SCOA: New Trial Due to Improper Argument Proper Despite No Objection at Time Since Court Aware of Issue

Smith v. Hopper, 2015 Ark. 210, 462 S.W.3d 335 (2015).

In personal injury negligence action, circuit court granted motion for new trial on basis that plaintiff’s counsel misstated in closing argument that a police officer who provided key testimonial evidence had been reprimanded.

Plaintiff argued on appeal that the new trial was improperly granted because there had been no contemporaneous objection during the closing argument.

At trial, the defense counsel had made an objection after the circuit court raised the issue sua sponte.

Continue reading SCOA: New Trial Due to Improper Argument Proper Despite No Objection at Time Since Court Aware of Issue

ACOA: No Discretion Abuse in Striking Amended Complaint Filed 3 Days Before Summary Judgment Hearing

Orintas v. Point Lookout Property Owners Association Board of Directors, 2015 Ark. App. 648, 476 S.W.3d 174 (2015).

At hearing on appellee’s motion for summary judgment, circuit court granted appellee’s oral motion to strike appellants’ third amended complaint that was filed three days before the hearing.

Appellants argued that striking the complaint was abuse of discretion. Court of appeals affirmed. Continue reading ACOA: No Discretion Abuse in Striking Amended Complaint Filed 3 Days Before Summary Judgment Hearing

ACOA: Rule 6(b)(1) Does Not Require Ruling on Answer Time Extension Before Time Expires

The Logan Centers, Inc. v. Walker, 2015 Ark. App. 687.

Prior to the expiration of time to file its answer, defendant filed a motion for extension of time. Defendant attached affidavits in support of the motion.

Circuit court denied the motion holding that the motion was not presented to the court nor was a ruling requested prior to the answer time expiring. Circuit court also held that the motion lacked credible evidentiary proof.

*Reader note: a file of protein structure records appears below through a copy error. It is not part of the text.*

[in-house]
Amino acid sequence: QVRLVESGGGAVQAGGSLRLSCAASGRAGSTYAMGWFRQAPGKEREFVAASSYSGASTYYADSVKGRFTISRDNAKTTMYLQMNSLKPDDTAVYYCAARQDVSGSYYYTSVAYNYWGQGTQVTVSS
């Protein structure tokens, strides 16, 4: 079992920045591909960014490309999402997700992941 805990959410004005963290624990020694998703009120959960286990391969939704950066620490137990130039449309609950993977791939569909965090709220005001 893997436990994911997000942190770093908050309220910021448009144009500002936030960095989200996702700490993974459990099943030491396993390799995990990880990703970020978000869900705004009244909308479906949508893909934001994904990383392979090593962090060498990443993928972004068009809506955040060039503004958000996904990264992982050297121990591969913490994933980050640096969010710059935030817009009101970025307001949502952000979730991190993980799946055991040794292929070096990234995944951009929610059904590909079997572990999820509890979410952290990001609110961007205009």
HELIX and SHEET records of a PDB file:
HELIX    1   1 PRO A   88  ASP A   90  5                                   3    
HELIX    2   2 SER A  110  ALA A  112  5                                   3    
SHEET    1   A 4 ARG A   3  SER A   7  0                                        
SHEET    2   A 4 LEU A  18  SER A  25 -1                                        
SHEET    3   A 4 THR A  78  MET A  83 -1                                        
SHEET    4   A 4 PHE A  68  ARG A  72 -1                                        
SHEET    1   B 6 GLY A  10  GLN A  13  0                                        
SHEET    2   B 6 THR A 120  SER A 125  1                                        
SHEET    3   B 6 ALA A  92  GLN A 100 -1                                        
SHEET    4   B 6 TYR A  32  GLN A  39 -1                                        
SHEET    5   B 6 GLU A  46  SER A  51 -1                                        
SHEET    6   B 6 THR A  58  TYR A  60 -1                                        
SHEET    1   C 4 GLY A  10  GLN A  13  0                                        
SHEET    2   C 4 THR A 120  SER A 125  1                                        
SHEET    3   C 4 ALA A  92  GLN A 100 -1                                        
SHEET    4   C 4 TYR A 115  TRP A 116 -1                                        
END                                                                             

Court of appeals reversed holding that Rule 6(b)(1) does not require a request for trial court ruling prior to the answer time expiration.

Continue reading ACOA: Rule 6(b)(1) Does Not Require Ruling on Answer Time Extension Before Time Expires

April 2015 Revisions to Rules 11 and 42

Effective April 1, 2015, significant changes were made to Rules 11 and 42 of the Arkansas Rules of Civil Procedure.

The changes were announced by the Supreme Court of Arkansas in a per curiam opinion (2015 Ark. 88) issued on February 26, 2015.

Here are some of the changes:

Ark. R. Civ. P. 42 – Punitive Damages Bifurcation 

Rule 42 now has a new paragraph (b)(2). It states that in any case before a jury in which punitive damages are sought, on the motion of any party and if warranted by the evidence, a bifurcated trial shall be conducted before the same jury.

The issues of liability and compensatory damages are to be decided in the first trial. The issue of liability for punitive damages may be decided in either the first or second trial. That is up to the discretion of the trial judge.

The issue of the appropriate amount of punitive damages can only be decided at the second trial. Evidence of the defendant’s financial condition cannot be admitted in the first trial unless relevant to some other issue.

Ark. R. Civ. P. 11 – Expert Testimony Certificate; Sanctions 

Rule 11 has been reorganized with additional paragraphs added for clarity.

It contains a new requirement under (b)(5) that when a claim or affirmative defense can only be established by expert testimony, the party certifies that it has consulted with an expert or learned in discovery of an expert’s opinion who (i) is believed to be competent under Ark. R. Evid. 702 to express an opinion in the action and (ii) concludes based on available information that there is a reasonable basis for the claim or affirmative defense.

Continue reading April 2015 Revisions to Rules 11 and 42

SCOA: Summons Stating Incorrect Incarcerated Response Days Invalid Even If No Incarceration

Earls v. Harvest Credit Management VI-B, LLC, 2015 Ark. 175,460 S.W.3d 795 (2015).

The Arkansas Supreme Court held in this case that a summons was invalid for stating incorrectly the number of days in which the defendant would have to respond to summons if defendant was incarcerated.

The summons stated that defendants would have 30 days to respond if incarcerated rather than the correct number of 60.

Continue reading SCOA: Summons Stating Incorrect Incarcerated Response Days Invalid Even If No Incarceration